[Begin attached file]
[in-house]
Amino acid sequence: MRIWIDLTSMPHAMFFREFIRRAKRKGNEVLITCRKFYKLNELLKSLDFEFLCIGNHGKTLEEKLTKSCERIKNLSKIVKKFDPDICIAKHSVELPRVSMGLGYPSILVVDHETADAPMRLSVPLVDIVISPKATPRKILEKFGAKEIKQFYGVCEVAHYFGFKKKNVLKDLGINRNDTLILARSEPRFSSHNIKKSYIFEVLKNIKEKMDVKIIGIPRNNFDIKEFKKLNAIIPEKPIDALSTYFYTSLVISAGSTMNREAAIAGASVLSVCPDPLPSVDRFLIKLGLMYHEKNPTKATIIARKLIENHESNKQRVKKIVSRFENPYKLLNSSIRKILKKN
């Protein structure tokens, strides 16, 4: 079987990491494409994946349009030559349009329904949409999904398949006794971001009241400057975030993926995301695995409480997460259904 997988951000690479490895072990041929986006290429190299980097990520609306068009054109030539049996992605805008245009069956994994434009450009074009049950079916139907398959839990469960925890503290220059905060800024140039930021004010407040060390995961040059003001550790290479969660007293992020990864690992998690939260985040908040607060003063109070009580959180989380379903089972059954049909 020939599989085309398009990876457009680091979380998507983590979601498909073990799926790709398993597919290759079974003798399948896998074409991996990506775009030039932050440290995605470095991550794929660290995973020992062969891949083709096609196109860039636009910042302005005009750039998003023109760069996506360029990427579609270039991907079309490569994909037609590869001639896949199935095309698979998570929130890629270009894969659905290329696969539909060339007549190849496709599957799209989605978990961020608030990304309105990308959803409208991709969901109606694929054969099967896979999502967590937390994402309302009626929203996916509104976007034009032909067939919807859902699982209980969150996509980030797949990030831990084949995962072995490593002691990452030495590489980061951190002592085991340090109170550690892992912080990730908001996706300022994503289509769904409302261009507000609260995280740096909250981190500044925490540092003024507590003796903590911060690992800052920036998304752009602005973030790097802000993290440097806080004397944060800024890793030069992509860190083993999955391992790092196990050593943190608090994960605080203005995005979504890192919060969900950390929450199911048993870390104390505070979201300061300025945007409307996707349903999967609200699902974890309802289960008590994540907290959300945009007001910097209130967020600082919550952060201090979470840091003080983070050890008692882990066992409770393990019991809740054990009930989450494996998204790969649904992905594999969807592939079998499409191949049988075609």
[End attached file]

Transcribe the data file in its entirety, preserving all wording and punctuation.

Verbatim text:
[in-house]
Amino acid sequence: MRIWIDLTSMPHAMFFREFIRRAKRKGNEVLITCRKFYKLNELLKSLDFEFLCIGNHGKTLEEKLTKSCERIKNLSKIVKKFDPDICIAKHSVELPRVSMGLGYPSILVVDHETADAPMRLSVPLVDIVISPKATPRKILEKFGAKEIKQFYGVCEVAHYFGFKKKNVLKDLGINRNDTLILARSEPRFSSHNIKKSYIFEVLKNIKEKMDVKIIGIPRNNFDIKEFKKLNAIIPEKPIDALSTYFYTSLVISAGSTMNREAAIAGASVLSVCPDPLPSVDRFLIKLGLMYHEKNPTKATIIARKLIENHESNKQRVKKIVSRFENPYKLLNSSIRKILKKN
């Protein structure tokens, strides 16, 4: 079987990491494409994946349009030559349009329904949409999904398949006794971001009241400057975030993926995301695995409480997460259904 997988951000690479490895072990041929986006290429190299980097990520609306068009054109030539049996992605805008245009069956994994434009450009074009049950079916139907398959839990469960925890503290220059905060800024140039930021004010407040060390995961040059003001550790290479969660007293992020990864690992998690939260985040908040607060003063109070009580959180989380379903089972059954049909 020939599989085309398009990876457009680091979380998507983590979601498909073990799926790709398993597919290759079974003798399948896998074409991996990506775009030039932050440290995605470095991550794929660290995973020992062969891949083709096609196109860039636009910042302005005009750039998003023109760069996506360029990427579609270039991907079309490569994909037609590869001639896949199935095309698979998570929130890629270009894969659905290329696969539909060339007549190849496709599957799209989605978990961020608030990304309105990308959803409208991709969901109606694929054969099967896979999502967590937390994402309302009626929203996916509104976007034009032909067939919807859902699982209980969150996509980030797949990030831990084949995962072995490593002691990452030495590489980061951190002592085991340090109170550690892992912080990730908001996706300022994503289509769904409302261009507000609260995280740096909250981190500044925490540092003024507590003796903590911060690992800052920036998304752009602005973030790097802000993290440097806080004397944060800024890793030069992509860190083993999955391992790092196990050593943190608090994960605080203005995005979504890192919060969900950390929450199911048993870390104390505070979201300061300025945007409307996707349903999967609200699902974890309802289960008590994540907290959300945009007001910097209130967020600082919550952060201090979470840091003080983070050890008692882990066992409770393990019991809740054990009930989450494996998204790969649904992905594999969807592939079998499409191949049988075609």